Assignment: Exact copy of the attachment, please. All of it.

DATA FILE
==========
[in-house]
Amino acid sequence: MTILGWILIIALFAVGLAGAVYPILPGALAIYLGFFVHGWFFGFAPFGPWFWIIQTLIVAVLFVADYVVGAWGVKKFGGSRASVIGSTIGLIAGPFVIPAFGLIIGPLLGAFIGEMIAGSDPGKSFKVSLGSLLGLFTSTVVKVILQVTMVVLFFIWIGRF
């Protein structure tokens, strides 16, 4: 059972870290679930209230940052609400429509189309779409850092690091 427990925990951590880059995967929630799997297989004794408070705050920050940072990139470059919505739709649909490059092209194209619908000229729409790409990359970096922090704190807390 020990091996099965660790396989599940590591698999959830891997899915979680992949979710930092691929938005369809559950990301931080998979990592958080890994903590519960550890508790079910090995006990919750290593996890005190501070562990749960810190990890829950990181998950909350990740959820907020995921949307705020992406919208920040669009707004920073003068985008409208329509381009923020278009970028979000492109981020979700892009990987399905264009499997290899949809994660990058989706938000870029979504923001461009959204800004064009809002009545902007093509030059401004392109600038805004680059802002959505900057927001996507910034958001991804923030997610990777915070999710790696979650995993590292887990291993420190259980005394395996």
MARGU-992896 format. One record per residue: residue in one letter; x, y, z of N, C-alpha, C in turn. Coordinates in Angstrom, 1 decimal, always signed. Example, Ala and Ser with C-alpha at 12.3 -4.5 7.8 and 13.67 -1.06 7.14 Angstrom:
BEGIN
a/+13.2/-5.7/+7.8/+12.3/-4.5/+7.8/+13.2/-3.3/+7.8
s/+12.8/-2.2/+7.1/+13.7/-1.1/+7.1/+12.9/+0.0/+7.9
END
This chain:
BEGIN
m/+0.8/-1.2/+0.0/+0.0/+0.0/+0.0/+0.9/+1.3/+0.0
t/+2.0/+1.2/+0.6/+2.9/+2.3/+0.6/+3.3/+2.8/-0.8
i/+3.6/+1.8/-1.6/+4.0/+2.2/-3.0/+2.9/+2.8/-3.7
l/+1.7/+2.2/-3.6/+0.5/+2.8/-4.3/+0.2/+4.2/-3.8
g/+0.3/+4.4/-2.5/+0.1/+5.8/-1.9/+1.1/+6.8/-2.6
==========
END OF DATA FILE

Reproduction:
[in-house]
Amino acid sequence: MTILGWILIIALFAVGLAGAVYPILPGALAIYLGFFVHGWFFGFAPFGPWFWIIQTLIVAVLFVADYVVGAWGVKKFGGSRASVIGSTIGLIAGPFVIPAFGLIIGPLLGAFIGEMIAGSDPGKSFKVSLGSLLGLFTSTVVKVILQVTMVVLFFIWIGRF
């Protein structure tokens, strides 16, 4: 059972870290679930209230940052609400429509189309779409850092690091 427990925990951590880059995967929630799997297989004794408070705050920050940072990139470059919505739709649909490059092209194209619908000229729409790409990359970096922090704190807390 020990091996099965660790396989599940590591698999959830891997899915979680992949979710930092691929938005369809559950990301931080998979990592958080890994903590519960550890508790079910090995006990919750290593996890005190501070562990749960810190990890829950990181998950909350990740959820907020995921949307705020992406919208920040669009707004920073003068985008409208329509381009923020278009970028979000492109981020979700892009990987399905264009499997290899949809994660990058989706938000870029979504923001461009959204800004064009809002009545902007093509030059401004392109600038805004680059802002959505900057927001996507910034958001991804923030997610990777915070999710790696979650995993590292887990291993420190259980005394395996």
MARGU-992896 format. One record per residue: residue in one letter; x, y, z of N, C-alpha, C in turn. Coordinates in Angstrom, 1 decimal, always signed. Example, Ala and Ser with C-alpha at 12.3 -4.5 7.8 and 13.67 -1.06 7.14 Angstrom:
BEGIN
a/+13.2/-5.7/+7.8/+12.3/-4.5/+7.8/+13.2/-3.3/+7.8
s/+12.8/-2.2/+7.1/+13.7/-1.1/+7.1/+12.9/+0.0/+7.9
END
This chain:
BEGIN
m/+0.8/-1.2/+0.0/+0.0/+0.0/+0.0/+0.9/+1.3/+0.0
t/+2.0/+1.2/+0.6/+2.9/+2.3/+0.6/+3.3/+2.8/-0.8
i/+3.6/+1.8/-1.6/+4.0/+2.2/-3.0/+2.9/+2.8/-3.7
l/+1.7/+2.2/-3.6/+0.5/+2.8/-4.3/+0.2/+4.2/-3.8
g/+0.3/+4.4/-2.5/+0.1/+5.8/-1.9/+1.1/+6.8/-2.6